Yet animating in Half-Life 2 is not without its own problems. A Halo 3 machinima may consist entirely of gun-toting super soldiers, but it's also pretty easy for anyone to make a movie in it. You just get some friends online, make one person the camera guy, and have the other players act the scene out. In Half-Life 2, you have to genuinely animate. Scott explains, "The biggest thing holding me back by far is the time required for all the animation. In the past it really has felt like claymation at times. It's disproportionately time consuming compared to all other aspects of production." He's also been fortunate enough to have a few fans volunteer to help with the animation process but only after roughing it as a one man studio. Yet all of this animation in terms of faces and body is considered key by both directors for crossing the divide between gamers and the larger audience. Goldwater muses, "The quality of the facial animation is something that outside viewers can's hard for some of them to be immersed in a world of twitching, scarlet spacemen."

Both directors are quick to point out that good writing is still the most important element. Scott explains, "If you want to create something entertaining, writing is at the core of what you're doing, production value comes second. I think the best real-life example of this is South Park, which has little better than geometric shapes on the screen, but is simply hilarious." Goldwater concedes that so long as you have enough ingenuity and wit, you can make anything in any game engine. He says, "Whatever we're doing, it's all story telling -- and if the story's bad then the appeal can't last to the gamer crowd let alone anyone else." Both directors point out that in their writing they make as few game references as possible, instead producing something that would be interesting to anyone watching. It's a policy that's proven useful; by writing machinima with mindset of making it appeal to non-gamers, they've attracted a lasting audience from both communities.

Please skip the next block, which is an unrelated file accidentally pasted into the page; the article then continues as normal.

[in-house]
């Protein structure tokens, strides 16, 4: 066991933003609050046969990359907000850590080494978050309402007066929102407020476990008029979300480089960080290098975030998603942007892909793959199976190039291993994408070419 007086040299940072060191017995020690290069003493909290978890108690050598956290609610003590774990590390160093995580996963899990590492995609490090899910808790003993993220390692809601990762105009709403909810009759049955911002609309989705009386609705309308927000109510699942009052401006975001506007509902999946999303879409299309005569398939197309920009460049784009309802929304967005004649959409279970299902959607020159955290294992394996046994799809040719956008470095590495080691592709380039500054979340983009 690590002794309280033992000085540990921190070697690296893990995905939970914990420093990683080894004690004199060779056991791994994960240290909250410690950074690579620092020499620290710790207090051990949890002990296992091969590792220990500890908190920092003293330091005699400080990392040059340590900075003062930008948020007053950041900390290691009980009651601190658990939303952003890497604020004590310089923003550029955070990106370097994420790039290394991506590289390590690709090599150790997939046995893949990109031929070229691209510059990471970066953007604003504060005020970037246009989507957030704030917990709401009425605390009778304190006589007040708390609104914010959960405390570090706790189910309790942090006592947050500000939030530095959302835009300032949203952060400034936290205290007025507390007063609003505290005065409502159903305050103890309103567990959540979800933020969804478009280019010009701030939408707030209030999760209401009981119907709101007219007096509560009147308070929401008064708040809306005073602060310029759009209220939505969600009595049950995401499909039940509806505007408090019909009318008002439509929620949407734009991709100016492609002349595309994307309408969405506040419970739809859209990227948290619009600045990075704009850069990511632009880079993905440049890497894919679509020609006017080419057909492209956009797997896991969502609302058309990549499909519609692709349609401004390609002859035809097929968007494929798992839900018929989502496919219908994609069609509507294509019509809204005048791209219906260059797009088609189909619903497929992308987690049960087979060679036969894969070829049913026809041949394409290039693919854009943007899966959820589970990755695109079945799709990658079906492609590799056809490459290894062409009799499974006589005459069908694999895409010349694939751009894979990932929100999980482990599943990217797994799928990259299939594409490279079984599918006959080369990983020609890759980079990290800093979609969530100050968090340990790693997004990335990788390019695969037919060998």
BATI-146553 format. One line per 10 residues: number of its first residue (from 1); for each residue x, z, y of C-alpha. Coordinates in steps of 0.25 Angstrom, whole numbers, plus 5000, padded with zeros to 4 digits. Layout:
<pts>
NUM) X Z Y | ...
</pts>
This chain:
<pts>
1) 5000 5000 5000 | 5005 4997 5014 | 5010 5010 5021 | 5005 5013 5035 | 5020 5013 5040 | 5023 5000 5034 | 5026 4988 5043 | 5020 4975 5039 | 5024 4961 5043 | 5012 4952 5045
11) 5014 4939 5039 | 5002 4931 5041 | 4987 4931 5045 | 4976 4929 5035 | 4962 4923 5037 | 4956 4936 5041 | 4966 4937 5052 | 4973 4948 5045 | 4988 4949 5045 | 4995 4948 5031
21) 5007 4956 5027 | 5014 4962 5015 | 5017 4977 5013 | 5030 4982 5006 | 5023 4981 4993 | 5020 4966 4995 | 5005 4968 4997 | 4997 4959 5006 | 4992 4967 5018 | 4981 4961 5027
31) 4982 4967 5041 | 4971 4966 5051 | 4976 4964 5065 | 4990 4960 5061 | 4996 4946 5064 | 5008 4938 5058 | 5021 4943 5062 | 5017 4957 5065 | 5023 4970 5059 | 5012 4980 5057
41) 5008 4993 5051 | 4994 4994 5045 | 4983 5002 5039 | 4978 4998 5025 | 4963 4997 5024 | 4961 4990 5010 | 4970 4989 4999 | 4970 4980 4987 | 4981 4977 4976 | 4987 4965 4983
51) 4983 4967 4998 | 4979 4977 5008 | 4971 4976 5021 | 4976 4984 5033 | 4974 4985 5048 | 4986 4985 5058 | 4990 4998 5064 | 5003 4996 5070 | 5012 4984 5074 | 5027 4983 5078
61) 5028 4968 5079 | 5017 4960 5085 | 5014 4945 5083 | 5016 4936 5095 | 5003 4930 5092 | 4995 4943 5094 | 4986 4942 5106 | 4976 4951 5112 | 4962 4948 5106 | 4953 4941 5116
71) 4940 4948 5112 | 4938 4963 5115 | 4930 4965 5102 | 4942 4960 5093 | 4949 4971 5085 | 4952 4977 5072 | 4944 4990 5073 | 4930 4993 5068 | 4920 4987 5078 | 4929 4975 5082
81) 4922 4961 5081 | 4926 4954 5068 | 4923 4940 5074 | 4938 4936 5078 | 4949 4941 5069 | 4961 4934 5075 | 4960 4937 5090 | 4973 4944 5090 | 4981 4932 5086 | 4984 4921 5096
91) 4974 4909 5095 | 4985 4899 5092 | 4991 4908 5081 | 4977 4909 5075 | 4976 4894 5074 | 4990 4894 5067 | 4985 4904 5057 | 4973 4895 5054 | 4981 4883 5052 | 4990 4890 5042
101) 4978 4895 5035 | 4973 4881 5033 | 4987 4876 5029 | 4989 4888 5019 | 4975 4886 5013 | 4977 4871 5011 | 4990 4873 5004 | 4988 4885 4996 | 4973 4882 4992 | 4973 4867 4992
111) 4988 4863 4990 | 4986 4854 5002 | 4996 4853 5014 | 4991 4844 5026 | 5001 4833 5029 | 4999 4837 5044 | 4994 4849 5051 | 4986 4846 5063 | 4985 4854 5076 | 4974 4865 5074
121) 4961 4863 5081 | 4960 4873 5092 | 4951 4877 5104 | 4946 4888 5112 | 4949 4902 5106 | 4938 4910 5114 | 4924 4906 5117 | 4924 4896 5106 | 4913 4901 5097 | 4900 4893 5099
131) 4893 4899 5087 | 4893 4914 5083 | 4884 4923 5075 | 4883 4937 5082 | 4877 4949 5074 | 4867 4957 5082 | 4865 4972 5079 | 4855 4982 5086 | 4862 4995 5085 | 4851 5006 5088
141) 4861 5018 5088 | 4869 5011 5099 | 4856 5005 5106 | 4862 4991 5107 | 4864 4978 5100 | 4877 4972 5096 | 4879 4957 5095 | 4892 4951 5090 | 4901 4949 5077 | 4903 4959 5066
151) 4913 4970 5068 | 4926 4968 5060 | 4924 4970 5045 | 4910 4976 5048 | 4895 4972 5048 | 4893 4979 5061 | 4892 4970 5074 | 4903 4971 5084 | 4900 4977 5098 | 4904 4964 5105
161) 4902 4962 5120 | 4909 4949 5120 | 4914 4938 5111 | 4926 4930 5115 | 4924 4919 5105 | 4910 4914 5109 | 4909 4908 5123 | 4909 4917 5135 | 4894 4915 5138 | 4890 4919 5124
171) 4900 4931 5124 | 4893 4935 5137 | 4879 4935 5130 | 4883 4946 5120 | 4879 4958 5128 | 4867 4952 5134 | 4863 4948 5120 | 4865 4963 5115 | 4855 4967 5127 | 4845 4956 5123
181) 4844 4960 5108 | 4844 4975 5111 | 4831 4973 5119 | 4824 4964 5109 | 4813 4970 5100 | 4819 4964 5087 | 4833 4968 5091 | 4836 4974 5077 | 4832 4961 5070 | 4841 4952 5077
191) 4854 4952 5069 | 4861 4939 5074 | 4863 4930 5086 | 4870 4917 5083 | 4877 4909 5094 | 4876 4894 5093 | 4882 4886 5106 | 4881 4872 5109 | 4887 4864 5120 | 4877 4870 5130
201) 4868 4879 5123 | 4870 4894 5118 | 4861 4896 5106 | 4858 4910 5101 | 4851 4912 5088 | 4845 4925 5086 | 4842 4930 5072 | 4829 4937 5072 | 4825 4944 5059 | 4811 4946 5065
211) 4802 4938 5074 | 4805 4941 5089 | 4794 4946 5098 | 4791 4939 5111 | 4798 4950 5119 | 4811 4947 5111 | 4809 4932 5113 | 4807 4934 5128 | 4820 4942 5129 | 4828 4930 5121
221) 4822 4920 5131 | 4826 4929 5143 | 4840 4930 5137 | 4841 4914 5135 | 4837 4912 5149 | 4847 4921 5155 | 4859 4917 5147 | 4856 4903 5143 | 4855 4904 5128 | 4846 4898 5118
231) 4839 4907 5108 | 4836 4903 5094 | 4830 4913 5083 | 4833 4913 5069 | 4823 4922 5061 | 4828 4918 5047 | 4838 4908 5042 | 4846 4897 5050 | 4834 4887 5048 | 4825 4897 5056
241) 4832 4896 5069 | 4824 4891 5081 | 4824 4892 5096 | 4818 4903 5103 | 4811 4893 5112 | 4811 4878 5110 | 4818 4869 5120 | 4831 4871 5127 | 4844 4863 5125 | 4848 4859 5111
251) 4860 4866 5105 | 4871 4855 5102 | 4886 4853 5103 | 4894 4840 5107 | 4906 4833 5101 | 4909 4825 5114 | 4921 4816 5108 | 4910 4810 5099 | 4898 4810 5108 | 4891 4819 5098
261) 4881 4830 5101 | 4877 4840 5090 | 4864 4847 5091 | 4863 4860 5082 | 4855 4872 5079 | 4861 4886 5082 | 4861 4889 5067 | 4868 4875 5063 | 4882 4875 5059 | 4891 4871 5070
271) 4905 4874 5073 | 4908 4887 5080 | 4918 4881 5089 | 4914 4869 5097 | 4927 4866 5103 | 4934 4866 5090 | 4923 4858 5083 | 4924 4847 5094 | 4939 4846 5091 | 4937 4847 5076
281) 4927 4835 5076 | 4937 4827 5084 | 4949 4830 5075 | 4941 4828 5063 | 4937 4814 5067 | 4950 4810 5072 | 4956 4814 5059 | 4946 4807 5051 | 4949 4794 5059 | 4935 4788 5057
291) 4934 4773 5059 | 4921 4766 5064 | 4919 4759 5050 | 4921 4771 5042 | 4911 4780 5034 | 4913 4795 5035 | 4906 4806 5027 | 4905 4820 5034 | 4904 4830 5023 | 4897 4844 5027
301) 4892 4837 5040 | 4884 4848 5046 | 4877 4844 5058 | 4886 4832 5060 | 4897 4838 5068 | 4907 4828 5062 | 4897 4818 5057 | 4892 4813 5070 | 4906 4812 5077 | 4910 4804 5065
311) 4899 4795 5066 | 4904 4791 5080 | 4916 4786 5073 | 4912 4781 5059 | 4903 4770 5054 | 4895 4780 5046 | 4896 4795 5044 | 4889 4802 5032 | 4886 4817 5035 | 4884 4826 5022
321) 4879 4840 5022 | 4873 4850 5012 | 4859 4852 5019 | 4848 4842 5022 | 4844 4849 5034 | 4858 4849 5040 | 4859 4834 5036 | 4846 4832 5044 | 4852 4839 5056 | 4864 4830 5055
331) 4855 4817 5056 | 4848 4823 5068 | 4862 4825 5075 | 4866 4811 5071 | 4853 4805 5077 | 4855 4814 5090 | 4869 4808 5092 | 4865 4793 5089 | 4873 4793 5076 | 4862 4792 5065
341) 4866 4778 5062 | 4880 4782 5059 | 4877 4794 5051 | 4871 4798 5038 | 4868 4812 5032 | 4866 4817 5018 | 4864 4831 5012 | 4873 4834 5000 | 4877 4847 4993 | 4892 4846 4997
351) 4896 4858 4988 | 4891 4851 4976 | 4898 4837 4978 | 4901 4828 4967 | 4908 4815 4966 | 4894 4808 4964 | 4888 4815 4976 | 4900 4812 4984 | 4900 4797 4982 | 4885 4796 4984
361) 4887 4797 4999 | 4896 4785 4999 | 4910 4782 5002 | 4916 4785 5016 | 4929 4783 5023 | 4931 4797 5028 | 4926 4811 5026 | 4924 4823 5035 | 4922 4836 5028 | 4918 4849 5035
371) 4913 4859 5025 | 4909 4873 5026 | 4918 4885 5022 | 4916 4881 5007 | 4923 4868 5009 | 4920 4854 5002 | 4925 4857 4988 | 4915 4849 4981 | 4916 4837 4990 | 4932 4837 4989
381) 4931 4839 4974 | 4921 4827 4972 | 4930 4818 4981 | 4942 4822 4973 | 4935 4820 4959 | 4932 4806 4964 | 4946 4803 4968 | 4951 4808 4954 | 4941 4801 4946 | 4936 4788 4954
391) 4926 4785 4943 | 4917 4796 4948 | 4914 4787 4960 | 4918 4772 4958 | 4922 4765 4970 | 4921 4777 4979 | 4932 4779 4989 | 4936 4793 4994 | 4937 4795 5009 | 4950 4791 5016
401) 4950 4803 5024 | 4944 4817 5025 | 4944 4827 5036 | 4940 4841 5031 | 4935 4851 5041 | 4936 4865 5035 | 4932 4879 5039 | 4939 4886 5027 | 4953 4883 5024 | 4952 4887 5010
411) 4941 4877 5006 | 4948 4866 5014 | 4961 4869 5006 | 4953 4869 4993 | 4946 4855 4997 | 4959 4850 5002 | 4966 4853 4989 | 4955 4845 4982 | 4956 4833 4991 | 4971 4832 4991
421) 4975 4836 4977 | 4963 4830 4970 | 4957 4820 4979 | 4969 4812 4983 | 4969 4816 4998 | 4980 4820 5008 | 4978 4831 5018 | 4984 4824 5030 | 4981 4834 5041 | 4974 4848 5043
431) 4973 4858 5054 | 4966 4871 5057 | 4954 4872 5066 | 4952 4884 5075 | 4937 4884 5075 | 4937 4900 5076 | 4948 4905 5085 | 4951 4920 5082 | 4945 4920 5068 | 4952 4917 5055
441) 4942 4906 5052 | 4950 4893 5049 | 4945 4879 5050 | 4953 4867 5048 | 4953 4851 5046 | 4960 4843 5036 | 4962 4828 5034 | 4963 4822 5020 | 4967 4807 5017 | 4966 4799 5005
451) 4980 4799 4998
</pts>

Gordon Freeman of Half Life 2 and Freeman's Mind

There is also the problem of many machinima jokes excessively relying on violence. After watching a few random machinima pieces you quickly realize they almost always involve someone getting shot, stabbed, or punched. It's funny stuff for the average demographic of 12 to 25 males, but to anyone else it can be a bit off-putting. Scott explains, "If a person is shot and killed in film, it's rarely treated lightly, however in the gaming world it's so common that I think many players are desensitized to it." Goldwater echoes the same observation about hardcore gamer humor and adds, "Usually, you're using someone else's lovingly crafted content in strange and distorted ways. So the first idea people seem to get is to parody or deface the original material." Since the game itself usually involves shooting and explosions, it's kind of inevitable for a machinima director to work within those same boundaries. Although both directors' work involves death or the occasional punch in the groin, both are aware that by themselves these jokes aren't enough.

Yet for all the wariness a machinima director should have for being over the top with their game references and culture, some of the best comedy in the medium does precisely that. In addition to Civil Protection, Scott's other claim to fame is the hilarious Freeman's Mind. Playing like a weird combination of internal monologue meets Mystery Science Theater 3000, Scott started making the series whenever he got tired of animating. Rather than worry about attracting non-gamers to these machinimas, Scott instead wholly embraces the gamer culture and plays on their reactions to Gordon's new deranged personality. To someone who has never played the original Half Life, the episodes may come across as alien and even incomprehensible.